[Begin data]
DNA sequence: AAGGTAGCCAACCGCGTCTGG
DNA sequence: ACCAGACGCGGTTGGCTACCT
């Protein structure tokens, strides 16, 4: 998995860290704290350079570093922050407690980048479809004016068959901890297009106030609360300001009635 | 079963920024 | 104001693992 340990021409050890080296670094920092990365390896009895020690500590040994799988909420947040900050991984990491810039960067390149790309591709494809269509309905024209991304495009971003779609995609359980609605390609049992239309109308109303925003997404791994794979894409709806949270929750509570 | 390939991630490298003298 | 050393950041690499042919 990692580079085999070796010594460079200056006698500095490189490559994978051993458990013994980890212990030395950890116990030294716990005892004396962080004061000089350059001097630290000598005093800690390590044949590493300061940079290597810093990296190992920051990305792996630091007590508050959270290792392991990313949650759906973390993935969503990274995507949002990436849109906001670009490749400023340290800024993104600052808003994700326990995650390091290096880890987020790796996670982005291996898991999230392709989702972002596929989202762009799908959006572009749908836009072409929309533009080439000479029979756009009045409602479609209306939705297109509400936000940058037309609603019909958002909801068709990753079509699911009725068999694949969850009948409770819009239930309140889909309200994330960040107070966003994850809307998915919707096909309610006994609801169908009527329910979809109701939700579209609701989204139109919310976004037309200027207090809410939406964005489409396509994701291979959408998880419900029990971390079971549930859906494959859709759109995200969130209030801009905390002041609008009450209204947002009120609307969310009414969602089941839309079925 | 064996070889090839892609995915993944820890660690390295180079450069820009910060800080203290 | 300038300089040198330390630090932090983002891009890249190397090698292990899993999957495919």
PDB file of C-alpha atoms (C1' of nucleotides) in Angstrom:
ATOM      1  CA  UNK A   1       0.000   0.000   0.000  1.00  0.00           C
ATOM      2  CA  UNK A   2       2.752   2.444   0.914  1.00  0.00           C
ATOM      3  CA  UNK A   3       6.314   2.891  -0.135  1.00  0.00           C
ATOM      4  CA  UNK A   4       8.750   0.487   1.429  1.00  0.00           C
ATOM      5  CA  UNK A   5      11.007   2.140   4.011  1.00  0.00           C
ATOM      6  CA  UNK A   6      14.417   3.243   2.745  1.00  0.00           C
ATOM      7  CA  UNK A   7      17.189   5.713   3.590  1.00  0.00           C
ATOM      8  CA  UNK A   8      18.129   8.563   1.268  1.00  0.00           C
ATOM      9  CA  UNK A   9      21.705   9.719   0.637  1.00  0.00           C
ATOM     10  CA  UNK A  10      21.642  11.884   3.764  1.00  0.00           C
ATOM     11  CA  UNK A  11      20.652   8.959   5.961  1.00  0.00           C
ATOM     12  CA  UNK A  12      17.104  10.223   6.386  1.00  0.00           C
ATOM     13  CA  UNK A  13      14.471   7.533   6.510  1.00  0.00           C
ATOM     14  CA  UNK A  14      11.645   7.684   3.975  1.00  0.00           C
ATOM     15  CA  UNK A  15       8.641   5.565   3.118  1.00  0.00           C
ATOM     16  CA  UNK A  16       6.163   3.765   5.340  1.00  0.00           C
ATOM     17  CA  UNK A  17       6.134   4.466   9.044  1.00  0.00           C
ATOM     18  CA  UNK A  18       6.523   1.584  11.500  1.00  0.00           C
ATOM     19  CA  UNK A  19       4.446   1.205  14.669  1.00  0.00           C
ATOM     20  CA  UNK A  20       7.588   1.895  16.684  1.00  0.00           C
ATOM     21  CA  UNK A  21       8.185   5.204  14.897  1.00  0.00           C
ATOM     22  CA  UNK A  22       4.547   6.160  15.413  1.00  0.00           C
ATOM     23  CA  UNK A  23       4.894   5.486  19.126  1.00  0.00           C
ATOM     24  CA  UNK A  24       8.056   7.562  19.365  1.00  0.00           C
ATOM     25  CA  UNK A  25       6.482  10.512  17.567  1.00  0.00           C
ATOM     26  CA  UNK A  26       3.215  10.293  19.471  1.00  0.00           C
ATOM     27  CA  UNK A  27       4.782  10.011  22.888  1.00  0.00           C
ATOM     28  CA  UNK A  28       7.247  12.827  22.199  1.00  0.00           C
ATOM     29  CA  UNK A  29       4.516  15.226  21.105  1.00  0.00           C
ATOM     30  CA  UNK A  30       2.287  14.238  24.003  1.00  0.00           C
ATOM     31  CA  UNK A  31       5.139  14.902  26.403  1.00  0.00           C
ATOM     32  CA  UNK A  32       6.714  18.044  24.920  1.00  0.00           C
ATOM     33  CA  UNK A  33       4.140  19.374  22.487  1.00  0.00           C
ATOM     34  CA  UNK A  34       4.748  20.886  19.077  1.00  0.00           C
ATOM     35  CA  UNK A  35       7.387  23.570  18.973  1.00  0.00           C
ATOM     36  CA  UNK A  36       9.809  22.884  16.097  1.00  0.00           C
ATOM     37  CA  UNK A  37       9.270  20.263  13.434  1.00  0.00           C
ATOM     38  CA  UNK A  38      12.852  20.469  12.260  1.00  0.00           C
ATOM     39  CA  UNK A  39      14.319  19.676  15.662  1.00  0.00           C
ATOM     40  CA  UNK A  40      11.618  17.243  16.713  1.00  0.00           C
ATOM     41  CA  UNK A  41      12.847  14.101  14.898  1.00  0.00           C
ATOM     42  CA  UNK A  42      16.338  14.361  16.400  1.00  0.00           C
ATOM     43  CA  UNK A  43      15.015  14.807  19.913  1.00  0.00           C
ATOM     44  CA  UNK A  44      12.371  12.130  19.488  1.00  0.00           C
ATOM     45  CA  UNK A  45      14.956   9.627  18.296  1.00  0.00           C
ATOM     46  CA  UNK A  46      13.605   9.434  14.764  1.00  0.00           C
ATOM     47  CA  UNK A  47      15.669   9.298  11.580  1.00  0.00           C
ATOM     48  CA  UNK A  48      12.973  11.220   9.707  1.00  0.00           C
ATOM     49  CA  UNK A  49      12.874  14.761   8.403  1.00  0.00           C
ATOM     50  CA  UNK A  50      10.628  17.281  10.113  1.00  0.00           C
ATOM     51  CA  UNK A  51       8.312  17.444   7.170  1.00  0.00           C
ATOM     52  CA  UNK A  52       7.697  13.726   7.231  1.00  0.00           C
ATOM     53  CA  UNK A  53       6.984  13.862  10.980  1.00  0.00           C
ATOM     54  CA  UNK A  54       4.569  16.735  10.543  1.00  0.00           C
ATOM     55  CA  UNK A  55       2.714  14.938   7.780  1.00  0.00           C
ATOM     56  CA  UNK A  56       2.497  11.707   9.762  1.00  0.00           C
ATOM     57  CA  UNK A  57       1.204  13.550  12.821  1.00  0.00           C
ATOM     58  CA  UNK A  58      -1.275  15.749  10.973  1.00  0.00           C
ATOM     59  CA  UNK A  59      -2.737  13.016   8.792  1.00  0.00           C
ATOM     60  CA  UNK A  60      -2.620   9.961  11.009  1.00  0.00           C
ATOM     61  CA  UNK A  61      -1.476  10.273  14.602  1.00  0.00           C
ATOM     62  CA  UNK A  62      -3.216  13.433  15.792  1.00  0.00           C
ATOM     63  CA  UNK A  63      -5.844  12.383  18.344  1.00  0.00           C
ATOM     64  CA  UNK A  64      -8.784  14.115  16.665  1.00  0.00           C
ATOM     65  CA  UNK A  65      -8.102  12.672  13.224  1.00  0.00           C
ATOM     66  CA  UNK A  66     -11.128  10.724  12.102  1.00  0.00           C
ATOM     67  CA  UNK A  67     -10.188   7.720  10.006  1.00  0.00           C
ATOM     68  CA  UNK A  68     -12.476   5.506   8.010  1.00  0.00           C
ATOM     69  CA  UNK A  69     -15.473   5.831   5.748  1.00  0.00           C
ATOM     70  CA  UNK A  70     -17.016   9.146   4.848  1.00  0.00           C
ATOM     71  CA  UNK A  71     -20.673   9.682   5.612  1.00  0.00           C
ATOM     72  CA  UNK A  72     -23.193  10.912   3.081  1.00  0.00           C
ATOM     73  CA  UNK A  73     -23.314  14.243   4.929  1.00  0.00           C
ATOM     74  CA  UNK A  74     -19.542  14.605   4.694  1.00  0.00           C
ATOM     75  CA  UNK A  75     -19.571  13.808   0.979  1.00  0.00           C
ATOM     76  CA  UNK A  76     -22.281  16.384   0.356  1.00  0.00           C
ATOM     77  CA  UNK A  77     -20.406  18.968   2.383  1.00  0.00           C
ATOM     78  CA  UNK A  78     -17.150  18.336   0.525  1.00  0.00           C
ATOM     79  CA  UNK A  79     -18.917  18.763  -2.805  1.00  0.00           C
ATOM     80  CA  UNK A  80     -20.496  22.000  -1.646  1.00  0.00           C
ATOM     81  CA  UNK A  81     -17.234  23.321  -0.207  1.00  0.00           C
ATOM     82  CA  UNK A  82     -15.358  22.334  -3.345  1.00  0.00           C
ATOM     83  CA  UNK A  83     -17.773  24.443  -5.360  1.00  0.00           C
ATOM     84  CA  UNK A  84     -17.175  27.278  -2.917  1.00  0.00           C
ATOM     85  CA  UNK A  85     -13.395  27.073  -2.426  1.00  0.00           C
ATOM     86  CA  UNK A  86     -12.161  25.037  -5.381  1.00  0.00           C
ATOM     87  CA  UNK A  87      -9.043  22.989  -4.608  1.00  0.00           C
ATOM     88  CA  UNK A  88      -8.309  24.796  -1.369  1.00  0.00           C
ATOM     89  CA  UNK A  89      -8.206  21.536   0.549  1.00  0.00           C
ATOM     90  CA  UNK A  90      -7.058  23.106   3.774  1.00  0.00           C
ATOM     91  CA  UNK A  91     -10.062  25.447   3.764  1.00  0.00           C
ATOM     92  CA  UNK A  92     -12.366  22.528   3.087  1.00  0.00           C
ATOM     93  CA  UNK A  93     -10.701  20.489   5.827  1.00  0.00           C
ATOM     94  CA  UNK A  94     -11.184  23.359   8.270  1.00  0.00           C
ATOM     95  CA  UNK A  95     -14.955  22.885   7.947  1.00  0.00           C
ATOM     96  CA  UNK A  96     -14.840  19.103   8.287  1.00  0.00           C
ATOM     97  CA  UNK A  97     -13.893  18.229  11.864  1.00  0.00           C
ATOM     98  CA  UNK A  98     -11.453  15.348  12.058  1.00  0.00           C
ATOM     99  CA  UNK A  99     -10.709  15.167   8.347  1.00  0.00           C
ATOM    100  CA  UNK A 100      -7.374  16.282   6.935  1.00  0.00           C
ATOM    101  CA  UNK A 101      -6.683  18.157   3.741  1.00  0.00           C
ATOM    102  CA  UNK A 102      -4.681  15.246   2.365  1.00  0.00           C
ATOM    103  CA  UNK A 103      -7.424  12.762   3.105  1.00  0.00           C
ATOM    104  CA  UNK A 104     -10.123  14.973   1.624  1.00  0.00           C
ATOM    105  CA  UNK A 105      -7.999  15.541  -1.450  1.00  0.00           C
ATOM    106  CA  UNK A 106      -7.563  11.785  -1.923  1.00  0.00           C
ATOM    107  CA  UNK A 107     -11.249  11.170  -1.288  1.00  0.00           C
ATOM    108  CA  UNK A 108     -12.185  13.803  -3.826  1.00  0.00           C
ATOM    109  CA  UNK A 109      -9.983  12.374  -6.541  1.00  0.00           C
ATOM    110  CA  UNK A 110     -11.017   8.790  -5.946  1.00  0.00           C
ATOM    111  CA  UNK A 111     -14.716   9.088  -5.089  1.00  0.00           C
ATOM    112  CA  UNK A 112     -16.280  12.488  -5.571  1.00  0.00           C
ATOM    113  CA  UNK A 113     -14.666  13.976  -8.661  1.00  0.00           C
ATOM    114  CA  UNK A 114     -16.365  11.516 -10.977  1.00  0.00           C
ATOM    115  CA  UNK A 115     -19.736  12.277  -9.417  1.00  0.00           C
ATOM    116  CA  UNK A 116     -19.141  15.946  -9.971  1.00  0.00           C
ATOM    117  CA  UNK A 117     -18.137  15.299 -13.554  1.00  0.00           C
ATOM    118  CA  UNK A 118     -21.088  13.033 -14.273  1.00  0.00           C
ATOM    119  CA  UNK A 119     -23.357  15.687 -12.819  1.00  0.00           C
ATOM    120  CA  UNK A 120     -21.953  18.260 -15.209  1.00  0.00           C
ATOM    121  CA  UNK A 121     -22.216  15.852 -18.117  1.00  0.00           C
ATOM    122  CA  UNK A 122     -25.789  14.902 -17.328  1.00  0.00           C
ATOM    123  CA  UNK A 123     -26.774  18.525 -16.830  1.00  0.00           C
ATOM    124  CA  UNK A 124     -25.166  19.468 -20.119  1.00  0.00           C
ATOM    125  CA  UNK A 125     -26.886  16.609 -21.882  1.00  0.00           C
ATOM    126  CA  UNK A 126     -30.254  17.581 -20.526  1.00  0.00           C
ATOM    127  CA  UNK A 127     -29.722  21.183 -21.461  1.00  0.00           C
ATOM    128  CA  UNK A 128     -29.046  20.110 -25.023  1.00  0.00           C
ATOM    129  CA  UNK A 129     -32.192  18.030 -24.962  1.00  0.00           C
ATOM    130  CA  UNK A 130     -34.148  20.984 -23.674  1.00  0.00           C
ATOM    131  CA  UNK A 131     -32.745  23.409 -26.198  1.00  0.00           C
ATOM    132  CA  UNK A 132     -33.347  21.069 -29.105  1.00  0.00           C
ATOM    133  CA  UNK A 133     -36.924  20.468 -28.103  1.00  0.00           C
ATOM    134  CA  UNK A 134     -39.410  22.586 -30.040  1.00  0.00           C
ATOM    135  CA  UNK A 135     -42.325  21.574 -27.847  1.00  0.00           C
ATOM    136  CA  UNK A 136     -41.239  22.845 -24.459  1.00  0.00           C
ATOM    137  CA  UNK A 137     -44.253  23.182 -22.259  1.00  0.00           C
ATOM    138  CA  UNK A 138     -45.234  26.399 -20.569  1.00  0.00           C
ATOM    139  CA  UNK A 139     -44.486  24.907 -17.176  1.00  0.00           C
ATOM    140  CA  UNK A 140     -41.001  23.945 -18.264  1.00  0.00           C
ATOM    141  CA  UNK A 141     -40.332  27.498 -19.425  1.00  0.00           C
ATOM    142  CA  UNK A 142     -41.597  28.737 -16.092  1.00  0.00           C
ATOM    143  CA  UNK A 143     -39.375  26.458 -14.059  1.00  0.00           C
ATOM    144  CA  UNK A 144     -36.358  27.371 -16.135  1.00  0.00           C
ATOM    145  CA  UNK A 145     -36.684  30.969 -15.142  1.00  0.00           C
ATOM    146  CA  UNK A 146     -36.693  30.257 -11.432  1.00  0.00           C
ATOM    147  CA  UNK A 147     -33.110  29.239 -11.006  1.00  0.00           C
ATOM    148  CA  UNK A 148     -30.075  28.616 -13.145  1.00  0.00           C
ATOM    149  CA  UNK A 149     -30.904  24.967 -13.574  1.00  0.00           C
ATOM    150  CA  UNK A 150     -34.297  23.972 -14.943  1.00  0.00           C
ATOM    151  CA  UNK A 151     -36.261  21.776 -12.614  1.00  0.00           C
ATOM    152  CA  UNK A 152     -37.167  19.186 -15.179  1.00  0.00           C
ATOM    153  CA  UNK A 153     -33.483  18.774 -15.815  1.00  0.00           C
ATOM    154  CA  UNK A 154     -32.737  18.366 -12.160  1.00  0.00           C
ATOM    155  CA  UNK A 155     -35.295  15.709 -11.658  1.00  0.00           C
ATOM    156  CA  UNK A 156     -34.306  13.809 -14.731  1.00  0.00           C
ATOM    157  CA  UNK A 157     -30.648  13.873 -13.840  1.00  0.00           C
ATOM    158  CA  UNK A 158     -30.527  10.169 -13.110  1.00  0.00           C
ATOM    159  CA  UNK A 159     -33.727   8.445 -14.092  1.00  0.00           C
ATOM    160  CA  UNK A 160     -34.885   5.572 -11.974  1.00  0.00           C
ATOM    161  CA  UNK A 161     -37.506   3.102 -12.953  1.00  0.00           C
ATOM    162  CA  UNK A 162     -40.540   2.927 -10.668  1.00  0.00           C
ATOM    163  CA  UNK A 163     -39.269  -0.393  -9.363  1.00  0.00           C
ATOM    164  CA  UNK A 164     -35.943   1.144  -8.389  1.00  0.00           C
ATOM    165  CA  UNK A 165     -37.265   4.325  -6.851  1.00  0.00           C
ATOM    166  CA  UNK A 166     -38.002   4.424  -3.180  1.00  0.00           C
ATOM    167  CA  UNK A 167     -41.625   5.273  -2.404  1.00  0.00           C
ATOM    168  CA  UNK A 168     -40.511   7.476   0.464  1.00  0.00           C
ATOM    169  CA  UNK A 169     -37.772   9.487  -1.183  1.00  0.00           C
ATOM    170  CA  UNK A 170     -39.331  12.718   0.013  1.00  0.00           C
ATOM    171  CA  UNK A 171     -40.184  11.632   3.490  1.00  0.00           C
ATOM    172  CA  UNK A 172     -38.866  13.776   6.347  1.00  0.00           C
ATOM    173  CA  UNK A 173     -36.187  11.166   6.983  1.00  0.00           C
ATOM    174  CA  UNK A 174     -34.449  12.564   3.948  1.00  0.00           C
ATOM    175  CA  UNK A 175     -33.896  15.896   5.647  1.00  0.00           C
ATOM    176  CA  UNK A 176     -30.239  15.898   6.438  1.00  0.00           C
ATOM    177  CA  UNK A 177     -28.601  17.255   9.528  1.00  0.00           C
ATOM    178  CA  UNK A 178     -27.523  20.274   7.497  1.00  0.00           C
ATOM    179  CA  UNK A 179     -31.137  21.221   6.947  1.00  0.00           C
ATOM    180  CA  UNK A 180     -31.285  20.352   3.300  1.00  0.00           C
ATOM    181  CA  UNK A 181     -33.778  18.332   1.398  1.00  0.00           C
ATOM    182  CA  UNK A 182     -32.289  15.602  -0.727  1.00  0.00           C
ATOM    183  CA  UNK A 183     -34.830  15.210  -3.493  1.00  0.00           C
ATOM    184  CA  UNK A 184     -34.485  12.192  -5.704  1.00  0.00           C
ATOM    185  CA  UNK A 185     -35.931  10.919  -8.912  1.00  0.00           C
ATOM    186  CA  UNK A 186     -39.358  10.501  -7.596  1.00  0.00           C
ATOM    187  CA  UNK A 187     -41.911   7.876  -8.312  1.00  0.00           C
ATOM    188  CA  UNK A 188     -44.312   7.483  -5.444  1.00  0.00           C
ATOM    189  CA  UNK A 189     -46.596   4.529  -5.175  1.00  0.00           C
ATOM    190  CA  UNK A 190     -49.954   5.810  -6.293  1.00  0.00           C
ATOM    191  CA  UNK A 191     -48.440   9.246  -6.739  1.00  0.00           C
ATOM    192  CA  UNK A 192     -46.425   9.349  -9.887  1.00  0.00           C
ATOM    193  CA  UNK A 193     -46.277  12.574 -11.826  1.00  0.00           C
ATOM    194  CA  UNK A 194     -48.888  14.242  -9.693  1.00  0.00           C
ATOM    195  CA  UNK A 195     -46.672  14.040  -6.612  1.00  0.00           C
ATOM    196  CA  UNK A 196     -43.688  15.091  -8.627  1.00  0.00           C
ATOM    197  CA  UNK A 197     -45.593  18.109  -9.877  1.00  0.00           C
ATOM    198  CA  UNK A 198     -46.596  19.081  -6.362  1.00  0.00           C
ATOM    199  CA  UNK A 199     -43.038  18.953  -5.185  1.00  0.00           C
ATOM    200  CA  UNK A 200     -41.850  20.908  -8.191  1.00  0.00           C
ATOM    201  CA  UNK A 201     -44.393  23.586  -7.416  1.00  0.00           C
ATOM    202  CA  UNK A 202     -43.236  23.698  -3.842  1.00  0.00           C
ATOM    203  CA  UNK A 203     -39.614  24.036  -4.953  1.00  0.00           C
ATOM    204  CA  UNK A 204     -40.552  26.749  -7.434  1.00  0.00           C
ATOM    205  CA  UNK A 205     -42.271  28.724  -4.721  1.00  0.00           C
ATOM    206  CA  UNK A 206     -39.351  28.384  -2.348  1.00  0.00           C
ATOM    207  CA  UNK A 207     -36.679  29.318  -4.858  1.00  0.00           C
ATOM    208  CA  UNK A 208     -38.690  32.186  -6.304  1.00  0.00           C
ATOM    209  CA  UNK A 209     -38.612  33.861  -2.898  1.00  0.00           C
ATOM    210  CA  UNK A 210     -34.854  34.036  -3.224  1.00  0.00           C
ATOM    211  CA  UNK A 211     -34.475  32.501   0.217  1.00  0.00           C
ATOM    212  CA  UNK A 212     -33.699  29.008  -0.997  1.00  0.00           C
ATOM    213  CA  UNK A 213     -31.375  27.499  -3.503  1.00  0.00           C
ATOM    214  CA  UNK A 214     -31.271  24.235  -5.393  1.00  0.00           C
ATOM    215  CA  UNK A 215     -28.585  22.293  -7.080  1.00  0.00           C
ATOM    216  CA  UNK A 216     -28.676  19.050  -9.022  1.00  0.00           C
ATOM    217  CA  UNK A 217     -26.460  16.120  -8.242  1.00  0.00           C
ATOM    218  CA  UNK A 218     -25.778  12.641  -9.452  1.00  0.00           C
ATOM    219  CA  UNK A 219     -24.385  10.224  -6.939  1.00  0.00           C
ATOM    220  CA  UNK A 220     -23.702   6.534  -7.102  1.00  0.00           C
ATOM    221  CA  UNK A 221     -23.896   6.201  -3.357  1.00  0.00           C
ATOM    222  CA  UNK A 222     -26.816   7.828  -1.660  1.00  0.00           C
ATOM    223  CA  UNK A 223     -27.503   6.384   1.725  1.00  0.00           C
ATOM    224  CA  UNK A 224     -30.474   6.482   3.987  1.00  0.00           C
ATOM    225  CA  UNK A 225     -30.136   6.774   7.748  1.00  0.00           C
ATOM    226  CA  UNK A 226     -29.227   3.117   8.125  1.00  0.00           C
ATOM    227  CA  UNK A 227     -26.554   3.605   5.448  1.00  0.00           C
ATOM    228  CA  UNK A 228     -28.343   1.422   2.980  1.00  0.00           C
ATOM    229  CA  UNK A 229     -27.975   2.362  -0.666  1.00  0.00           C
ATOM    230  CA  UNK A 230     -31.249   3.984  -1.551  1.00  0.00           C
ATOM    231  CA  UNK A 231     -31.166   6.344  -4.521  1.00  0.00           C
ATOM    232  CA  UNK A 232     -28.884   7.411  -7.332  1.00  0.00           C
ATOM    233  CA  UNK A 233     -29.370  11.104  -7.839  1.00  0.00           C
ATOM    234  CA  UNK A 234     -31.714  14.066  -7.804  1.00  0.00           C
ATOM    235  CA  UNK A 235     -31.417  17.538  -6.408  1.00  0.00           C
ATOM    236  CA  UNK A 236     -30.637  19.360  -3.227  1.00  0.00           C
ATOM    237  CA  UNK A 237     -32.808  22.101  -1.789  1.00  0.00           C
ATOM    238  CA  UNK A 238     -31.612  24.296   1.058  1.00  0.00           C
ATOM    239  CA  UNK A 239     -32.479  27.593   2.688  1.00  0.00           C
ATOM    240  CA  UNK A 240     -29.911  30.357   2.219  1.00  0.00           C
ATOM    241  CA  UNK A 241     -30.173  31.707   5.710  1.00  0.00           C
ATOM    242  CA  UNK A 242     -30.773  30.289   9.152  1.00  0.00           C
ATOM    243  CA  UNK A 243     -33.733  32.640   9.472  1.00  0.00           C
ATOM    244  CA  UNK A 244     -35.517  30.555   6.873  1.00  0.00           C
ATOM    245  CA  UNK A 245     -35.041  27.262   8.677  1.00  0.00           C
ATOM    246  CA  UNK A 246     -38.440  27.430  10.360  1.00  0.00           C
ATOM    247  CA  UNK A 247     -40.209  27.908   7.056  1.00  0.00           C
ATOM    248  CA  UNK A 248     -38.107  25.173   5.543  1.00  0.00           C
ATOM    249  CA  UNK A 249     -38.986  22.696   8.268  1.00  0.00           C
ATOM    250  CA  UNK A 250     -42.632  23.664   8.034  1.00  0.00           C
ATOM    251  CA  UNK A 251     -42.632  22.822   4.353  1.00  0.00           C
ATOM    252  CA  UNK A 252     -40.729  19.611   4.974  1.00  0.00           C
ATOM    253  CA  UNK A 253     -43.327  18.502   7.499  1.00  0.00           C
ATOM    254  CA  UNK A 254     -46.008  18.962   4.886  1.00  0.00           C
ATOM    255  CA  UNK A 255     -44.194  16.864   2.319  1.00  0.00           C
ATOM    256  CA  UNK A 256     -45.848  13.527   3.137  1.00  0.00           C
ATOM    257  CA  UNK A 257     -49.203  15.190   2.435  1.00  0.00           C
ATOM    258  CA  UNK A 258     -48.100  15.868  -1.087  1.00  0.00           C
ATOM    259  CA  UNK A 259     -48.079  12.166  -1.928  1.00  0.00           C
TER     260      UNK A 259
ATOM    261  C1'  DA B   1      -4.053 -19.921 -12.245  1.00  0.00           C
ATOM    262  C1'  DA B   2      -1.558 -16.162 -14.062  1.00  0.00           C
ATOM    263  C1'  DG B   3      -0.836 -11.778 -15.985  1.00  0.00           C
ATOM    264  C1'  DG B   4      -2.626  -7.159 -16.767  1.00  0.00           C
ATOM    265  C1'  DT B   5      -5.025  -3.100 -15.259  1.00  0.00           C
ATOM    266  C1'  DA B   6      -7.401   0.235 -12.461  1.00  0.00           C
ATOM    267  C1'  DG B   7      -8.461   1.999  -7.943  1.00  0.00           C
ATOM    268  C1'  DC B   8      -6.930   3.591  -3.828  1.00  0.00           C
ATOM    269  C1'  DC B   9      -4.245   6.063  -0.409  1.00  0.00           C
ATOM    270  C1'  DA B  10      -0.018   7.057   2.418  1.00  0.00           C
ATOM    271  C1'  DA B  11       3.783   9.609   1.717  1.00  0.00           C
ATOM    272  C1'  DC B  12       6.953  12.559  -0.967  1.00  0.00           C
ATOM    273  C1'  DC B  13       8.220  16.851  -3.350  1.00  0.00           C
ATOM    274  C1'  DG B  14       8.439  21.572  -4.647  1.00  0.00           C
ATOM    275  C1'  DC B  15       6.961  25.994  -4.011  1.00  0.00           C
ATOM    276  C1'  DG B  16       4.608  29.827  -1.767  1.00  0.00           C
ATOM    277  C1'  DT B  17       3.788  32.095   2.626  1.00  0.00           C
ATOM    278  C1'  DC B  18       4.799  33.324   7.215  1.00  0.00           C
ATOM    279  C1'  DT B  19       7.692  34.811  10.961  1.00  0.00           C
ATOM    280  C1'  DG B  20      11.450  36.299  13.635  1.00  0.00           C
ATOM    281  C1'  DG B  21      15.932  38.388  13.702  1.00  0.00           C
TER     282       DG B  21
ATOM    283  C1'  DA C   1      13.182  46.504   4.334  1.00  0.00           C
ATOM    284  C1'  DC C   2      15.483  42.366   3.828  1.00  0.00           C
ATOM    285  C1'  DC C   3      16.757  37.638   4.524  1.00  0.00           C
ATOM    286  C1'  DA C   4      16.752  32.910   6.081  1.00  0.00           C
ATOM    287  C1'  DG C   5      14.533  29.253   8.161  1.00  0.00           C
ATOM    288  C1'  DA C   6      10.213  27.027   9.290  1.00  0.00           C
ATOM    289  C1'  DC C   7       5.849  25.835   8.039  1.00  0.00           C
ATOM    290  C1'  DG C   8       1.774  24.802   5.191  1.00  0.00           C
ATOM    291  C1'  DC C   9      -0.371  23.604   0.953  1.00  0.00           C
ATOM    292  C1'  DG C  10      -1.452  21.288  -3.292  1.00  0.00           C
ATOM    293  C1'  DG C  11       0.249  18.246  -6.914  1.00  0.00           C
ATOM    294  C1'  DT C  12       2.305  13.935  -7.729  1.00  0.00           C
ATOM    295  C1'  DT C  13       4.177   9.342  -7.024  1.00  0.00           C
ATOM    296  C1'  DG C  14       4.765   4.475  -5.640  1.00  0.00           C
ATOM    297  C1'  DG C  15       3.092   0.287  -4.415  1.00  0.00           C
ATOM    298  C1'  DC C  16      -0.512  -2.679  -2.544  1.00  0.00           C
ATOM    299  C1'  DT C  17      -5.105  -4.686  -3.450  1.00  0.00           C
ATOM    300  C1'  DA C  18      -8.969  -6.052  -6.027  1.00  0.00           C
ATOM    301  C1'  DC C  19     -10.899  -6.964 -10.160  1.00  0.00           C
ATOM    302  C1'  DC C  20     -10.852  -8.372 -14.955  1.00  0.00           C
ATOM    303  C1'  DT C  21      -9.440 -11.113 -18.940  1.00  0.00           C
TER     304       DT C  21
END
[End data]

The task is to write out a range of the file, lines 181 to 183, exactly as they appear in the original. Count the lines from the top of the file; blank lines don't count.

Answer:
ATOM    177  CA  UNK A 177     -28.601  17.255   9.528  1.00  0.00           C
ATOM    178  CA  UNK A 178     -27.523  20.274   7.497  1.00  0.00           C
ATOM    179  CA  UNK A 179     -31.137  21.221   6.947  1.00  0.00           C